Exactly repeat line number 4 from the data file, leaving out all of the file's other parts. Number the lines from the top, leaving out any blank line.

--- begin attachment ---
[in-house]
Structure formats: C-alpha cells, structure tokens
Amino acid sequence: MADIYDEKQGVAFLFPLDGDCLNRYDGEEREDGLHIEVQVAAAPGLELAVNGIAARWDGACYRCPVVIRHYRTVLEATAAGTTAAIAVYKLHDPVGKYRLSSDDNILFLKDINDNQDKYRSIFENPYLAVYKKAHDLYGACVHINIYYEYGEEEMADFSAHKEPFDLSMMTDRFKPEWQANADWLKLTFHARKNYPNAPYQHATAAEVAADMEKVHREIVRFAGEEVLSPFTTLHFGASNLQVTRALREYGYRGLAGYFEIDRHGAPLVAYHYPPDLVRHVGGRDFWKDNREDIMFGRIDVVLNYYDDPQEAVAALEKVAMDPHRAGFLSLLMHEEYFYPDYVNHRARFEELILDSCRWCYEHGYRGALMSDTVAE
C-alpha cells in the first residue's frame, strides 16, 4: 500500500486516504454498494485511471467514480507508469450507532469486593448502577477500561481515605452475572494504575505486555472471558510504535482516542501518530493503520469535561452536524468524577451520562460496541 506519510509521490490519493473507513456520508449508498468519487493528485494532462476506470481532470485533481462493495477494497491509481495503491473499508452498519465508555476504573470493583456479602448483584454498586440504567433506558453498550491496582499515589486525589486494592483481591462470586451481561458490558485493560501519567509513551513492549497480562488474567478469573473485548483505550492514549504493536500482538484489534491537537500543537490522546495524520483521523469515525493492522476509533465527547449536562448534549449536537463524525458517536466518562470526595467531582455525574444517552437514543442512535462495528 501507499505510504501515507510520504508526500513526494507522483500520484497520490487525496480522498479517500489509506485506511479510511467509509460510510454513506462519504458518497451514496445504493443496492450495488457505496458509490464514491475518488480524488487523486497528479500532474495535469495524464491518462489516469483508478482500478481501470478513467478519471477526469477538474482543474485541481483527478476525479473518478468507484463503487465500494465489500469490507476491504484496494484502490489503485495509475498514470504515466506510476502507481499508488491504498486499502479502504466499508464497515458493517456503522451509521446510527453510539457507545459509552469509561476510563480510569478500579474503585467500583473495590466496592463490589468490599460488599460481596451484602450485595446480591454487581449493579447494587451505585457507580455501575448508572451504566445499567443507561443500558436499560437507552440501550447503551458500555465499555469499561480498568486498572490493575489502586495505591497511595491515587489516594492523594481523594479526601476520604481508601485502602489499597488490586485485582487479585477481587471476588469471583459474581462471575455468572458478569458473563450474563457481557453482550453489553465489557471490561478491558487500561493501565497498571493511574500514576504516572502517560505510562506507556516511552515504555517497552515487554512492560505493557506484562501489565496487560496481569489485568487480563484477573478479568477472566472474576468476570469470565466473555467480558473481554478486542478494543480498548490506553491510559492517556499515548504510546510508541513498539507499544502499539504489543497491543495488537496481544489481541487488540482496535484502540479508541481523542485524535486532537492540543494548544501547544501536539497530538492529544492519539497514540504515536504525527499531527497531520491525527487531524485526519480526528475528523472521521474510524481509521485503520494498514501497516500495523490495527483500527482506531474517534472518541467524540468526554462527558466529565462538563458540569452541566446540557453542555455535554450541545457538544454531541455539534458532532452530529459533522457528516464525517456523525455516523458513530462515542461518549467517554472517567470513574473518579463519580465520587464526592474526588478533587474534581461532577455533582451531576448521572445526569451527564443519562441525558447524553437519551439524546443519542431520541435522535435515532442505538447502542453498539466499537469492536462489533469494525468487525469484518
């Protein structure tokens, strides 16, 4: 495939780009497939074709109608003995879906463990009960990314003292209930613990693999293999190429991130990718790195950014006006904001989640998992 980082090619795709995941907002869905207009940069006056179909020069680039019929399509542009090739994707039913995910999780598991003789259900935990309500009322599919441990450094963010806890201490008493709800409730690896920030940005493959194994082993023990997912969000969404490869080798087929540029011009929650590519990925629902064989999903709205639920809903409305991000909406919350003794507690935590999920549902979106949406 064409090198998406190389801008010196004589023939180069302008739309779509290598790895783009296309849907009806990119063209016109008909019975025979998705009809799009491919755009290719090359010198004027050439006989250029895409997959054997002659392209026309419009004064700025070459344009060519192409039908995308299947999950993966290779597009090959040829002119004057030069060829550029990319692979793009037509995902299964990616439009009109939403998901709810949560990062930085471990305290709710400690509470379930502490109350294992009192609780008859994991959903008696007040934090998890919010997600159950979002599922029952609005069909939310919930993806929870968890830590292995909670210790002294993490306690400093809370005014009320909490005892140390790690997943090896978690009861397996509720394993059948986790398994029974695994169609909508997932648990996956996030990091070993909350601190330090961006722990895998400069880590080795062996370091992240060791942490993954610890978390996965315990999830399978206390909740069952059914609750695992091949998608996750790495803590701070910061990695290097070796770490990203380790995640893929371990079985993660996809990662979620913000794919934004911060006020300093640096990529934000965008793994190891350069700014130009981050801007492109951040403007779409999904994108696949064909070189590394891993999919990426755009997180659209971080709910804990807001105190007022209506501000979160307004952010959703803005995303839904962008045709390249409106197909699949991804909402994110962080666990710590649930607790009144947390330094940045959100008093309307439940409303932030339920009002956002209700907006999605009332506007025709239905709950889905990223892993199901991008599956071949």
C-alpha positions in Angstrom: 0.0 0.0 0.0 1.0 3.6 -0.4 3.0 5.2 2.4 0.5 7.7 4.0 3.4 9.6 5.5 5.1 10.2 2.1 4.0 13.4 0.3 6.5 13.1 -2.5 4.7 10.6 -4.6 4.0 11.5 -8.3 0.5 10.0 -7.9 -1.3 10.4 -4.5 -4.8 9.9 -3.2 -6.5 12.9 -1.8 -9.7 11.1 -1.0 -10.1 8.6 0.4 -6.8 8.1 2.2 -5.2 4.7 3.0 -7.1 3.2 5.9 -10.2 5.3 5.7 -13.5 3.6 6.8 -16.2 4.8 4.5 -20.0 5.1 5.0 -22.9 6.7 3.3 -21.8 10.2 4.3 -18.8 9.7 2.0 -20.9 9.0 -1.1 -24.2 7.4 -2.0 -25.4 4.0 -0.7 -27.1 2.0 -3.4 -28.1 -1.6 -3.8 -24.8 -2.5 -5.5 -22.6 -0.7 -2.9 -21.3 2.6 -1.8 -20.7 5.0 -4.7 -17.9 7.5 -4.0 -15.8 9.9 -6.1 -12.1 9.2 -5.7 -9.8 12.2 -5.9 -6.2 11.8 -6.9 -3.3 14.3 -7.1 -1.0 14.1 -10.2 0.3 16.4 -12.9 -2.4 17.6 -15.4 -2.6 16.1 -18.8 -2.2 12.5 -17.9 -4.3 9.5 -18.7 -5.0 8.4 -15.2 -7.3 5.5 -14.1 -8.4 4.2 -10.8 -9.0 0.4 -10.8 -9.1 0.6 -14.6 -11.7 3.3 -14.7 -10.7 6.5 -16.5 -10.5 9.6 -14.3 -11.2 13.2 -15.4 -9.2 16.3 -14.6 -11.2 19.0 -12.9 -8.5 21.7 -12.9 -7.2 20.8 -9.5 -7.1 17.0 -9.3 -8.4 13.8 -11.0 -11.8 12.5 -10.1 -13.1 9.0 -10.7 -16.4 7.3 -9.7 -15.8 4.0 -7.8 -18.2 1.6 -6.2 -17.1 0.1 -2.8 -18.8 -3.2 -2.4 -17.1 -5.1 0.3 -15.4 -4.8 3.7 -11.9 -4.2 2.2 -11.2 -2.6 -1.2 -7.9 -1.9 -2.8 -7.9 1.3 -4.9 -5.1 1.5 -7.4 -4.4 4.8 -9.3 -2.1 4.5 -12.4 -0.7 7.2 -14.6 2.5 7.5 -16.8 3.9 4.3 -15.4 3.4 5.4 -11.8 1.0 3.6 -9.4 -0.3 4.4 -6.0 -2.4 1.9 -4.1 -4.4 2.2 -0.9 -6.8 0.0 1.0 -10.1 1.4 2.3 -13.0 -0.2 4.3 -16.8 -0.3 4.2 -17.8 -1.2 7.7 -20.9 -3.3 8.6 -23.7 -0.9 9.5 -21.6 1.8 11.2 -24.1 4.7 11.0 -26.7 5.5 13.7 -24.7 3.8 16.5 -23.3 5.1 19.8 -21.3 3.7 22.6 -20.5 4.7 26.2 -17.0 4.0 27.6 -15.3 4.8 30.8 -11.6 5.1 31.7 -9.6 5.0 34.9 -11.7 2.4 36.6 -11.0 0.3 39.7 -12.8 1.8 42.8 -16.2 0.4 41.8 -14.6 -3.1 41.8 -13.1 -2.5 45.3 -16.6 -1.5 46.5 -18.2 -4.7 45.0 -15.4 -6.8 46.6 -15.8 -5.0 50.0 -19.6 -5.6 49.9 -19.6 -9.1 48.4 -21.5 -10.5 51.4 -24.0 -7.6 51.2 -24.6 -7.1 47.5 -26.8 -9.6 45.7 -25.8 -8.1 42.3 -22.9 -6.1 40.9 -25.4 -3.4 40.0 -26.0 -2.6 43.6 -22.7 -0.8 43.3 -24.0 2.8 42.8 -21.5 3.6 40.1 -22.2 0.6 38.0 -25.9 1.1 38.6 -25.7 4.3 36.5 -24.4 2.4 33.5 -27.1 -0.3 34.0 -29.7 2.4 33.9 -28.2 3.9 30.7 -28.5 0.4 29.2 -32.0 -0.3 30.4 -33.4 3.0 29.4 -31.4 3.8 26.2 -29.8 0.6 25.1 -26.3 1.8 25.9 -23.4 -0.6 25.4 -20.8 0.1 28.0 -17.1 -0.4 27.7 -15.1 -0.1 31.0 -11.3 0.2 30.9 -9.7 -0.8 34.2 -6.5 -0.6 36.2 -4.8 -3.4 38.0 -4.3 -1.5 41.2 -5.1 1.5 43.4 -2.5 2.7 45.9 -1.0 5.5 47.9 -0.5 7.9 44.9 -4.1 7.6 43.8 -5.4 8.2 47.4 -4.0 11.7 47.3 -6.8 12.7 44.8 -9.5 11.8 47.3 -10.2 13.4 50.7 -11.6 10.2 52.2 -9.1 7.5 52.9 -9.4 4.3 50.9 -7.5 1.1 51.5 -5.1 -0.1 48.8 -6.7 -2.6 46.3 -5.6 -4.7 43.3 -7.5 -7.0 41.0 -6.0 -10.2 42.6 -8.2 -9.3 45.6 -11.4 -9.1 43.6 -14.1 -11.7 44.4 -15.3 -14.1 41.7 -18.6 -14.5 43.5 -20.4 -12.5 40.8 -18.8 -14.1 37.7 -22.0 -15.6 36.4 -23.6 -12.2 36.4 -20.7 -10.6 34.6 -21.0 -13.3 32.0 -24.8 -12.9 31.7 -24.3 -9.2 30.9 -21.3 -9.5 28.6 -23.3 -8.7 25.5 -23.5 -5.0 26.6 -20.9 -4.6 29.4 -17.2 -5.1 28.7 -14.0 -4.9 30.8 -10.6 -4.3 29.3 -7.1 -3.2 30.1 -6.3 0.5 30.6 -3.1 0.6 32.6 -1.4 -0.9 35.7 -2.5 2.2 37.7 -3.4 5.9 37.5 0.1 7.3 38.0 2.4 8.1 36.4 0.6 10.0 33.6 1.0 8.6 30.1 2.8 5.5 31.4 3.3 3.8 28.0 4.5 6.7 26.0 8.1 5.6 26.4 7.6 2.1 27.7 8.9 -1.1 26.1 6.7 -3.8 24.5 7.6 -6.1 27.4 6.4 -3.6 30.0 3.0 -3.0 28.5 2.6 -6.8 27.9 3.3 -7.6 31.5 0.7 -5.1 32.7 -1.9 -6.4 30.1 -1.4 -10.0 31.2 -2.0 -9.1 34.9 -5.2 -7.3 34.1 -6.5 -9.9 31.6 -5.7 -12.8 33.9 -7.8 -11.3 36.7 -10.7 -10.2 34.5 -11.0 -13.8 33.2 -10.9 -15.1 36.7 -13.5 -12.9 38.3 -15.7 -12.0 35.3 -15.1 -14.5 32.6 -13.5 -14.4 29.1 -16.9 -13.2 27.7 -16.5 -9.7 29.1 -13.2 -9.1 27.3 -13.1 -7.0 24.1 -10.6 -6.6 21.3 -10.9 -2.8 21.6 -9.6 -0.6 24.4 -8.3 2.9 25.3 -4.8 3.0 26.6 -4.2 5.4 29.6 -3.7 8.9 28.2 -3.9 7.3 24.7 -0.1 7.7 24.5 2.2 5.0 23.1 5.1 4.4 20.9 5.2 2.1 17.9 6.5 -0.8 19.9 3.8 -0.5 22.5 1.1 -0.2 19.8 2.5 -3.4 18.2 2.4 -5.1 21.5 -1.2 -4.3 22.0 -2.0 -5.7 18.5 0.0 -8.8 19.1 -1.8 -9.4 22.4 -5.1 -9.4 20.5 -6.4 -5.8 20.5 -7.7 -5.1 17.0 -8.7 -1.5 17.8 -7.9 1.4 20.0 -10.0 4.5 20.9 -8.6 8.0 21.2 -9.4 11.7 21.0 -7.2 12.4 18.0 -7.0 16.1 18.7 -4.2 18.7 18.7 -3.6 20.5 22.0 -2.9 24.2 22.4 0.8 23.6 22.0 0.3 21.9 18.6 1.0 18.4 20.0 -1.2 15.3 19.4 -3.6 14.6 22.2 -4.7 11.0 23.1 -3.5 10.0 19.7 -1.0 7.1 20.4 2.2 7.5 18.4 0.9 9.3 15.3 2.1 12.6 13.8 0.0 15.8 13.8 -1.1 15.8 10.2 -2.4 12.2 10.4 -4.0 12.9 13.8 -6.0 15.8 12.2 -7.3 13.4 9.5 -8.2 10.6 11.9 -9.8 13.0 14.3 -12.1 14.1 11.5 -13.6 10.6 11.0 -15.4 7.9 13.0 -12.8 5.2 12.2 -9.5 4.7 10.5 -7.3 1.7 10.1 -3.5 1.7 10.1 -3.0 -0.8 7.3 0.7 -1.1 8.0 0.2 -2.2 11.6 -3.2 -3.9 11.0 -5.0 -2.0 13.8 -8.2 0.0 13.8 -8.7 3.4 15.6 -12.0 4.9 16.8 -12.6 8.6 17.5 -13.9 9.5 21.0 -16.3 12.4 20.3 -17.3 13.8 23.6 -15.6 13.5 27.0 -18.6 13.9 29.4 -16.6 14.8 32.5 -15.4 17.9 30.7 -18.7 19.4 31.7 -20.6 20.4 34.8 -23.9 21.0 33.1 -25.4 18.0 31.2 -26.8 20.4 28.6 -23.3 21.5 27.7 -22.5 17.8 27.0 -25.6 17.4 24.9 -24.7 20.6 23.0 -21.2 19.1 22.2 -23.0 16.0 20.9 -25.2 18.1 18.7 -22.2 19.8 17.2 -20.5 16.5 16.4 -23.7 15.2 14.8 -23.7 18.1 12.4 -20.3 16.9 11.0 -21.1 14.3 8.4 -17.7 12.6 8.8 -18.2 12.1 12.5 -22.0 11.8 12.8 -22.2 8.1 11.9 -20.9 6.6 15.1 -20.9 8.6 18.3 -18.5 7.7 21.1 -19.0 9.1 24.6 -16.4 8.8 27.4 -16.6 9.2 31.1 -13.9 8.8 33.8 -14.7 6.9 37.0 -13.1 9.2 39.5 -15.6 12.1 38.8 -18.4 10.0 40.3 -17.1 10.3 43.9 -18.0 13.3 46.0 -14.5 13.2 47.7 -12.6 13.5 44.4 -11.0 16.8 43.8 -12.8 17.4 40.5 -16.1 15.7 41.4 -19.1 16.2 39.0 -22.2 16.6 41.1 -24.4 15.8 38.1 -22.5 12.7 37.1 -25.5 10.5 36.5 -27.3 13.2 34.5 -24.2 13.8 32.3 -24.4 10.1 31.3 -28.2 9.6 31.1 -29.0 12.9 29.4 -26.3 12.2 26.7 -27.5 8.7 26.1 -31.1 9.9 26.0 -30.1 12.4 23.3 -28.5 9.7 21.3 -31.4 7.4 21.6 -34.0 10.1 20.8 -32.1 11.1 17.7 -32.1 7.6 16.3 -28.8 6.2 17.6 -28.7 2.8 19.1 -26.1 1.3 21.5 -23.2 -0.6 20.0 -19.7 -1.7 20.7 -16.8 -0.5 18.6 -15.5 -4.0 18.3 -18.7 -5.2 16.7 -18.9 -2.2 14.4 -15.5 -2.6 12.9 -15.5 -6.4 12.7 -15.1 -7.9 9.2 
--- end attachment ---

C-alpha cells in the first residue's frame, strides 16, 4: 500500500486516504454498494485511471467514480507508469450507532469486593448502577477500561481515605452475572494504575505486555472471558510504535482516542501518530493503520469535561452536524468524577451520562460496541 506519510509521490490519493473507513456520508449508498468519487493528485494532462476506470481532470485533481462493495477494497491509481495503491473499508452498519465508555476504573470493583456479602448483584454498586440504567433506558453498550491496582499515589486525589486494592483481591462470586451481561458490558485493560501519567509513551513492549497480562488474567478469573473485548483505550492514549504493536500482538484489534491537537500543537490522546495524520483521523469515525493492522476509533465527547449536562448534549449536537463524525458517536466518562470526595467531582455525574444517552437514543442512535462495528 501507499505510504501515507510520504508526500513526494507522483500520484497520490487525496480522498479517500489509506485506511479510511467509509460510510454513506462519504458518497451514496445504493443496492450495488457505496458509490464514491475518488480524488487523486497528479500532474495535469495524464491518462489516469483508478482500478481501470478513467478519471477526469477538474482543474485541481483527478476525479473518478468507484463503487465500494465489500469490507476491504484496494484502490489503485495509475498514470504515466506510476502507481499508488491504498486499502479502504466499508464497515458493517456503522451509521446510527453510539457507545459509552469509561476510563480510569478500579474503585467500583473495590466496592463490589468490599460488599460481596451484602450485595446480591454487581449493579447494587451505585457507580455501575448508572451504566445499567443507561443500558436499560437507552440501550447503551458500555465499555469499561480498568486498572490493575489502586495505591497511595491515587489516594492523594481523594479526601476520604481508601485502602489499597488490586485485582487479585477481587471476588469471583459474581462471575455468572458478569458473563450474563457481557453482550453489553465489557471490561478491558487500561493501565497498571493511574500514576504516572502517560505510562506507556516511552515504555517497552515487554512492560505493557506484562501489565496487560496481569489485568487480563484477573478479568477472566472474576468476570469470565466473555467480558473481554478486542478494543480498548490506553491510559492517556499515548504510546510508541513498539507499544502499539504489543497491543495488537496481544489481541487488540482496535484502540479508541481523542485524535486532537492540543494548544501547544501536539497530538492529544492519539497514540504515536504525527499531527497531520491525527487531524485526519480526528475528523472521521474510524481509521485503520494498514501497516500495523490495527483500527482506531474517534472518541467524540468526554462527558466529565462538563458540569452541566446540557453542555455535554450541545457538544454531541455539534458532532452530529459533522457528516464525517456523525455516523458513530462515542461518549467517554472517567470513574473518579463519580465520587464526592474526588478533587474534581461532577455533582451531576448521572445526569451527564443519562441525558447524553437519551439524546443519542431520541435522535435515532442505538447502542453498539466499537469492536462489533469494525468487525469484518